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Delays hit patients after pay row ambulance staff strike for a day

By Victoria O'Hara

Published 07/05/2015

Patients across Northern Ireland faced delays waiting for ambulances, with some forced to stay in hospital overnight because of the 24-hour strike by 999 crews.

The strike involving around 250 Unite members ended at midnight amid the Northern Ireland Ambulance Service (NIAS) warning the action would have an impact on the speed which emergency calls were responded to.

NIAS targets stipulate that crews should seek to respond to 72.5% of all potentially immediately life-threatening calls known as Category A throughout Northern Ireland within eight minutes.

John McPoland, from the NIAS, last night said the performance was around 41%. However, he said that due to pressures facing the ambulance service the Category A response times had dropped recently with the target remaining around 55%.

"Performance standard today is 41%, that would normally expect to be in the mid-50s," he said.

"Our target is 72.5% which we haven't been attaining for quite some time because of the difficulties we have been experiencing over the past number of months," he told the BBC.

The industrial action over a 1% pay dispute led to around 17 ambulances of the 62 in use being unavailable during the day.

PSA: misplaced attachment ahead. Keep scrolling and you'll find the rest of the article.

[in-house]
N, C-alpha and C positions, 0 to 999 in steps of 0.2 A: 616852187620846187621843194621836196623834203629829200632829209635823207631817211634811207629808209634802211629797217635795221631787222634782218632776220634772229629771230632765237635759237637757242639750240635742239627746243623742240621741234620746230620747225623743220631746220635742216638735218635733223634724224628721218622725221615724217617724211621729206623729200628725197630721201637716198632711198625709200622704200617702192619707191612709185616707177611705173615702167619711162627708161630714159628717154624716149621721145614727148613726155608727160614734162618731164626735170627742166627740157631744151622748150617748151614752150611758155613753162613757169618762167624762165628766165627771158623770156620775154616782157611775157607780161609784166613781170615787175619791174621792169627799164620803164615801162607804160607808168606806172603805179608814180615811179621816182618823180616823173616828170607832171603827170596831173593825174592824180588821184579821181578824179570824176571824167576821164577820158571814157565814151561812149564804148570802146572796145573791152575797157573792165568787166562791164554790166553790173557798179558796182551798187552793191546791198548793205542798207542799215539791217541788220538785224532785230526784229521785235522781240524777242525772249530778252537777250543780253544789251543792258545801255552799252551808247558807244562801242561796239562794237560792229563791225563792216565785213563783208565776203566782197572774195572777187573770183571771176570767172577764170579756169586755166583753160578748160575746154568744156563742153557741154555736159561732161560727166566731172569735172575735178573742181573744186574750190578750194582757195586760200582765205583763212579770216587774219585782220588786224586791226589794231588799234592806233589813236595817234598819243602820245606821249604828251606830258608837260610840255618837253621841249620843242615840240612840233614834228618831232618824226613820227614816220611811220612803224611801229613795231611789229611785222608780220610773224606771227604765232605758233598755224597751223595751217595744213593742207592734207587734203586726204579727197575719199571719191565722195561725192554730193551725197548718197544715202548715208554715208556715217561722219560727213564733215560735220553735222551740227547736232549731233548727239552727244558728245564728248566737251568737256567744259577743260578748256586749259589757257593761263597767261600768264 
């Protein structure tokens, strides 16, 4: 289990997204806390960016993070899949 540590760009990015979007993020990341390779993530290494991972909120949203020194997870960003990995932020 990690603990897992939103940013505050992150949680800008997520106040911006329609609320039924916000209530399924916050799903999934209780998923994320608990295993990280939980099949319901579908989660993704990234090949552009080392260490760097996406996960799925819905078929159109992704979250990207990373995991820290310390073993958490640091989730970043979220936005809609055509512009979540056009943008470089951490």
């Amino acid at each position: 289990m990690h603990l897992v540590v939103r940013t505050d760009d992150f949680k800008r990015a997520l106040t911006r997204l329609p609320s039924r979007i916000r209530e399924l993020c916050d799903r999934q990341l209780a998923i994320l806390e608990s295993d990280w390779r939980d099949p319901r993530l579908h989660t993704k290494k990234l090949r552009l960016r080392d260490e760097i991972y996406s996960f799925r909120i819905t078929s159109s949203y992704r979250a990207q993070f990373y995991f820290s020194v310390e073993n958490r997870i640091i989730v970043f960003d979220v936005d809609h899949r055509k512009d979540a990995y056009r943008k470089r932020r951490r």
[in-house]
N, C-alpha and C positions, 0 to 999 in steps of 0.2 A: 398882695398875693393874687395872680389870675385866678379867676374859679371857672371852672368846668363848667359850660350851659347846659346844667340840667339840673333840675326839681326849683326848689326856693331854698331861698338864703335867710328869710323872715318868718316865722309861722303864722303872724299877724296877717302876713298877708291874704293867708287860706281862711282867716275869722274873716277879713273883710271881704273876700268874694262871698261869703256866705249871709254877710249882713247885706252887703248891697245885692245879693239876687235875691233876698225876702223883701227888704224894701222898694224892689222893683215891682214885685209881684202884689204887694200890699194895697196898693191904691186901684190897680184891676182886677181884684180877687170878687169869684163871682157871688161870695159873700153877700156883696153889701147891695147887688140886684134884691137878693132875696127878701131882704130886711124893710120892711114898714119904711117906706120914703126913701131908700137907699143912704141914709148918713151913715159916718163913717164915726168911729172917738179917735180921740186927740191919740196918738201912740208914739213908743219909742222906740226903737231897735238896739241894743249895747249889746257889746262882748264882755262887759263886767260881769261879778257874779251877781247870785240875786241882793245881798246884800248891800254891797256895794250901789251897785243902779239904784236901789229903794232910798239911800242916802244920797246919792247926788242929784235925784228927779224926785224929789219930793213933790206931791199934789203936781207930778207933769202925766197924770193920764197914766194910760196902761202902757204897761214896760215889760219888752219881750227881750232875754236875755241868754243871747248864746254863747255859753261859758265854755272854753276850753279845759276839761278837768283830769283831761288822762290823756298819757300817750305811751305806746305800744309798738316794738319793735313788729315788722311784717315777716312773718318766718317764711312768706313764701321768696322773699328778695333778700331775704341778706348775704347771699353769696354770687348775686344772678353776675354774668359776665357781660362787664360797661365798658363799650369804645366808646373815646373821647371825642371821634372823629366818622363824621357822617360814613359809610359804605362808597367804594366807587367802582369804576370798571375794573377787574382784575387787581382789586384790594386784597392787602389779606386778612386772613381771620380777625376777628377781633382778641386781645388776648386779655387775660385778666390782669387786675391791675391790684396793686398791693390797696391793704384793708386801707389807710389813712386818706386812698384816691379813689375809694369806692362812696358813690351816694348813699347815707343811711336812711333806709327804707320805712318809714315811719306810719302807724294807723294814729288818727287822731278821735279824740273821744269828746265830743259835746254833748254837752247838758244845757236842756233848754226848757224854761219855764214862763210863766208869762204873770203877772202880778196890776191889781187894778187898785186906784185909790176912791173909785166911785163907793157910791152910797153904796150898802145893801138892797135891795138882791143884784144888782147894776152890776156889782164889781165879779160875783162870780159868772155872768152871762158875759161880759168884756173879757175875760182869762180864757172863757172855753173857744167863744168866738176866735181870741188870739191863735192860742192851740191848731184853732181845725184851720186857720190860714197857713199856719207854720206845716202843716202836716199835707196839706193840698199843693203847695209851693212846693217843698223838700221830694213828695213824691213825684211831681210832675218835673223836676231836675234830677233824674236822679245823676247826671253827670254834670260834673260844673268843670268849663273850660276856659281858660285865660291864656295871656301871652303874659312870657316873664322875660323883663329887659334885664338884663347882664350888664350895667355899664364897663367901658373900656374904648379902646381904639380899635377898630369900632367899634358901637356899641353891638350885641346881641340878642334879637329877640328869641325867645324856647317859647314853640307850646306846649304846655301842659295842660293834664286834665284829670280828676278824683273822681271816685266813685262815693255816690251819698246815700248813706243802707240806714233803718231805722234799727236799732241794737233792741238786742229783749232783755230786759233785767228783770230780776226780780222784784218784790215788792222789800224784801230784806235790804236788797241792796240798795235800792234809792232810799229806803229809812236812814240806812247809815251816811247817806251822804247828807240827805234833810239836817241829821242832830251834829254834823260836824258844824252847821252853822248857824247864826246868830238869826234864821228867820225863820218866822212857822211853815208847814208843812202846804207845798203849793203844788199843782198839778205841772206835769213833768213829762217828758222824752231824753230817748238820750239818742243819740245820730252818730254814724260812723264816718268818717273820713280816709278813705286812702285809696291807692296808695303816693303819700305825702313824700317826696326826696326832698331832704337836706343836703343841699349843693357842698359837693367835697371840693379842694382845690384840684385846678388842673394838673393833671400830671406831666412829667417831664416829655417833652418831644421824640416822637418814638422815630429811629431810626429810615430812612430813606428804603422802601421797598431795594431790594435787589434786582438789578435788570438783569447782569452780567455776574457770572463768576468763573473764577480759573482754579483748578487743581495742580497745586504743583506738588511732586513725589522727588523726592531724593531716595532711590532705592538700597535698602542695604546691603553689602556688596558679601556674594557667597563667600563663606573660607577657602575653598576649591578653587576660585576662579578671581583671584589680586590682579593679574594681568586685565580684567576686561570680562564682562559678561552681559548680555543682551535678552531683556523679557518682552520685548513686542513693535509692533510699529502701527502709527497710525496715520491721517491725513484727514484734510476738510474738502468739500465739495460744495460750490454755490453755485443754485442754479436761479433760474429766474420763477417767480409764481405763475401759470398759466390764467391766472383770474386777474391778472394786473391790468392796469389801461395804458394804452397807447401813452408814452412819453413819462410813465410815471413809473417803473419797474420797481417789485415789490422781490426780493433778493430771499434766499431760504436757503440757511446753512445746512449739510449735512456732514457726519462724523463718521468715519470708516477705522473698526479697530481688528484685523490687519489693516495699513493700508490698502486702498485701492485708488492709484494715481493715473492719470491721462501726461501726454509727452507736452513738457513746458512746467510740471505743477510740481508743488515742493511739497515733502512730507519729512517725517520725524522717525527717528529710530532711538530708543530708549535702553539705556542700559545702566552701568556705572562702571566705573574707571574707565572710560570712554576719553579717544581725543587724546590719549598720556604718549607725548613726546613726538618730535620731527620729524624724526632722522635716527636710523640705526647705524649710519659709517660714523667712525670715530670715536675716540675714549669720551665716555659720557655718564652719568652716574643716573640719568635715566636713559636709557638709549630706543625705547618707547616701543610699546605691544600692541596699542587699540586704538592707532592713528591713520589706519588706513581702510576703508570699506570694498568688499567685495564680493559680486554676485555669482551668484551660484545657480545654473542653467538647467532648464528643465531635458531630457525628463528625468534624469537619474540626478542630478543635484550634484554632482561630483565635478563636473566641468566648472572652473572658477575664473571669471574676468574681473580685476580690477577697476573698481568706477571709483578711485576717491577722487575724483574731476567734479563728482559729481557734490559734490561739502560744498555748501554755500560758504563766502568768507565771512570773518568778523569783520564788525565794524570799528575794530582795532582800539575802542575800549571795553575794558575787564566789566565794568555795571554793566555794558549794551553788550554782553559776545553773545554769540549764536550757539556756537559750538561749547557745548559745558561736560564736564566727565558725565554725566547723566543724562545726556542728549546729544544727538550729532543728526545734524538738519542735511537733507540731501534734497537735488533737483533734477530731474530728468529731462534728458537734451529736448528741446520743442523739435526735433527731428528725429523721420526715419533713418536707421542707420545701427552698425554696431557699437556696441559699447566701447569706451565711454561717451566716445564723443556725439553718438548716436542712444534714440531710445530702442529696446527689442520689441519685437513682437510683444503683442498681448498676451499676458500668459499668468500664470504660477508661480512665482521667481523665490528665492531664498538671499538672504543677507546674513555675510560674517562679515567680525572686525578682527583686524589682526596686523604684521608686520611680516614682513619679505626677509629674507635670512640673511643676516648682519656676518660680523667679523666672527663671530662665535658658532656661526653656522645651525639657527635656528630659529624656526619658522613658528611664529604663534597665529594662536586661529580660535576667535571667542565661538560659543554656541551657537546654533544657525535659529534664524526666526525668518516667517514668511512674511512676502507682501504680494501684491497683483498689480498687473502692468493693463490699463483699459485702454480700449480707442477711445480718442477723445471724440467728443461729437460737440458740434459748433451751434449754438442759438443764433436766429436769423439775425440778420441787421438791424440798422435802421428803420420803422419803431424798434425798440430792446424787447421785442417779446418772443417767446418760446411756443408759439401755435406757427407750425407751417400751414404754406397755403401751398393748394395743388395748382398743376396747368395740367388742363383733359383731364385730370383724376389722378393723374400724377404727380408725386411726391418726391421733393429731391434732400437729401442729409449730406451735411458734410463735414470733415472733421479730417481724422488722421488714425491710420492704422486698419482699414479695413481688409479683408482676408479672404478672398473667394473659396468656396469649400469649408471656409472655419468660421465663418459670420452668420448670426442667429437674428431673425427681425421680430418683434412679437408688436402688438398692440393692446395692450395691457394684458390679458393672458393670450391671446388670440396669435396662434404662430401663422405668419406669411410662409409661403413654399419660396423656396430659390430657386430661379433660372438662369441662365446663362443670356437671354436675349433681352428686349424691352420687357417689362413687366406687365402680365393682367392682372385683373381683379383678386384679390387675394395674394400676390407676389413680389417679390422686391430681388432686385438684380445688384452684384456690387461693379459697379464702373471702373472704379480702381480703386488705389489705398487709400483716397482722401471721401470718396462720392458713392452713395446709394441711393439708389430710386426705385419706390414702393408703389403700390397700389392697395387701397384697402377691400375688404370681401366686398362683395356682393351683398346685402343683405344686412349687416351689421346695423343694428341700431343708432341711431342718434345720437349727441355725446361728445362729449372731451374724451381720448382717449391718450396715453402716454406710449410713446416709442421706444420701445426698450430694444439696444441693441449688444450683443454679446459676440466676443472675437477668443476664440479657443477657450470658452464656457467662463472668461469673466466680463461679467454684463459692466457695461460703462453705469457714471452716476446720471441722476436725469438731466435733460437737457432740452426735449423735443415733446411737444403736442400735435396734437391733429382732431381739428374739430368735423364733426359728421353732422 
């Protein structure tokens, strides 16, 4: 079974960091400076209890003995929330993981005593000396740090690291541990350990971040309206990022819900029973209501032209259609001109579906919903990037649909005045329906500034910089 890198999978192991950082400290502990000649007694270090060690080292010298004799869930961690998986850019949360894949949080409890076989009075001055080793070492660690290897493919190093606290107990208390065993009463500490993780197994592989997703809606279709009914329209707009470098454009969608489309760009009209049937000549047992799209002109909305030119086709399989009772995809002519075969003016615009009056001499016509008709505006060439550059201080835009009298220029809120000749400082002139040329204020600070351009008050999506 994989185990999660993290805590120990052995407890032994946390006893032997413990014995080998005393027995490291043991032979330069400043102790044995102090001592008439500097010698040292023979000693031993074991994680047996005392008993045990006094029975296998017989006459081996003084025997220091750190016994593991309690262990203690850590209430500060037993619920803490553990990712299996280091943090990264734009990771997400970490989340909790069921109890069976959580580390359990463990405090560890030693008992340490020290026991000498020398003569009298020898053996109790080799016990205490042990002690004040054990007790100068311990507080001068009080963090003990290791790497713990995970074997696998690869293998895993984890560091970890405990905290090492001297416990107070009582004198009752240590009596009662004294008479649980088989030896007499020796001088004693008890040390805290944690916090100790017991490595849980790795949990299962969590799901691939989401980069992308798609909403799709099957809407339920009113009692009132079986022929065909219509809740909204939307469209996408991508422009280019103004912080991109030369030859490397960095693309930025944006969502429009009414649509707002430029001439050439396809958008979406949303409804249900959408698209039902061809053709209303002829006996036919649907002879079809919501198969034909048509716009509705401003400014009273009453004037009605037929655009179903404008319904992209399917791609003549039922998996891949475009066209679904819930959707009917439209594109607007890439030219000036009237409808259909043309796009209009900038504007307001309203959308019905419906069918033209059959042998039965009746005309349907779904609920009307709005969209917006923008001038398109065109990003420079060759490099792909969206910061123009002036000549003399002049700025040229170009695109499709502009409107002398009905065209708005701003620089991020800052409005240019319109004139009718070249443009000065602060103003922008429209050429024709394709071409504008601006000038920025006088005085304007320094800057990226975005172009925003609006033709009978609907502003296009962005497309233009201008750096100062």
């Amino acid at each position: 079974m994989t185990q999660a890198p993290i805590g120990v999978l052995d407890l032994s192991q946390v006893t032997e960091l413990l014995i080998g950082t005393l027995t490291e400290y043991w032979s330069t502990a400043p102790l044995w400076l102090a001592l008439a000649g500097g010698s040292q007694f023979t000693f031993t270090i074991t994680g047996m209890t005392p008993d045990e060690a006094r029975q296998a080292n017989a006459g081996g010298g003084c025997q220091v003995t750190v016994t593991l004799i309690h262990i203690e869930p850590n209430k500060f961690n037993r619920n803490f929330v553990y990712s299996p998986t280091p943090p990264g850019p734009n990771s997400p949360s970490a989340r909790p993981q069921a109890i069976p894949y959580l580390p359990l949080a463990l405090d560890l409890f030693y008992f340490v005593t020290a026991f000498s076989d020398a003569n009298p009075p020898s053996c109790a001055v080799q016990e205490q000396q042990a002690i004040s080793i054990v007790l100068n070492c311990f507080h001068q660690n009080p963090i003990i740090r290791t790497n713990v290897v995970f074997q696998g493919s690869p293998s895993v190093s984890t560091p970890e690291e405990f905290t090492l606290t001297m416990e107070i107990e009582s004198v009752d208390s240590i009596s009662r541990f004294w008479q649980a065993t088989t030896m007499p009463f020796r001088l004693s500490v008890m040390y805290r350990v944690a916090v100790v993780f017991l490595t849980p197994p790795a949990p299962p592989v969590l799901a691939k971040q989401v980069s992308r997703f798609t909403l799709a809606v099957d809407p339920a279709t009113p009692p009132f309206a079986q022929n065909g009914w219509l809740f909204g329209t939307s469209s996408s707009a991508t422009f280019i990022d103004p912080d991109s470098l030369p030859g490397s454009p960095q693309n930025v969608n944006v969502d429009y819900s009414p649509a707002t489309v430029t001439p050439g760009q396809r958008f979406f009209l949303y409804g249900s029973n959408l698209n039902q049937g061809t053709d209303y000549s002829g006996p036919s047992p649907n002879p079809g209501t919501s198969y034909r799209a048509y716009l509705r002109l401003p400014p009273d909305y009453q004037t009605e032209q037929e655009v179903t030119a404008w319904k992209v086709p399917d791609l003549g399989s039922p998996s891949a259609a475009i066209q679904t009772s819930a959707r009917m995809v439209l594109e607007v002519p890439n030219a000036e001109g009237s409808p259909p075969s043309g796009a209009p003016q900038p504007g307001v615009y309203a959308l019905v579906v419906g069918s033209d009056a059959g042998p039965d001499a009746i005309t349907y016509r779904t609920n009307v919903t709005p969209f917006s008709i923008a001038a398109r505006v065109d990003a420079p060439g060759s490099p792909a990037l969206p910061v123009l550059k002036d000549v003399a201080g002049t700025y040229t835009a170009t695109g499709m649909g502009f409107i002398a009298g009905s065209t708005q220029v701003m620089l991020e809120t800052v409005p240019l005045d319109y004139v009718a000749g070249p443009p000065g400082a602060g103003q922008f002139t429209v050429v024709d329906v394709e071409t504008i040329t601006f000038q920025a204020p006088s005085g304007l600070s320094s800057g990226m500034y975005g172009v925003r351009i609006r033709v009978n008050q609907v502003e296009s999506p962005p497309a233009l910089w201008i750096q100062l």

The pay rise has been given to staff across the UK except in Northern Ireland. Unions said the action was also over safe working conditions. Contingency plans were used to respond to calls, with the most critically injured or clinically ill patients prioritised first.

Those with less serious complaints were warned they could experience prolonged waits for ambulance response.

The strike also had an impact on patients relying on transfers from hospital.

A spokeswoman for the South Eastern Trust said: "We were not able to discharge four patients from the Ulster Hospital this evening as a result of the strike."

It is understood by mid-afternoon the A&E department at the Royal Victoria Hospital was also busy.

However, there were concerns that services would be affected later in the day when patients needed to be transferred to different hospitals.

The action also came at the same time of a 14-day period of "working to rule" by Unison and GMB, with ongoing action by Nipsa.

Unite's Kevin McAdam said workers were "outraged" at the failure of the Department of Health, Social Service and Public Safety (DHSSPS) to deliver on a fair and equitable pay rise.

A DHSSPS spokeswoman said that, despite moves by the government to negotiate, trade unions were not prepared to talk.

Former Health Hinister and member of the Stormont Health Committee Michael McGimpsey said pay concerns needed to be addressed.

"We should never have got to this point. I think this should have been a point of ministerial intervention," he said.

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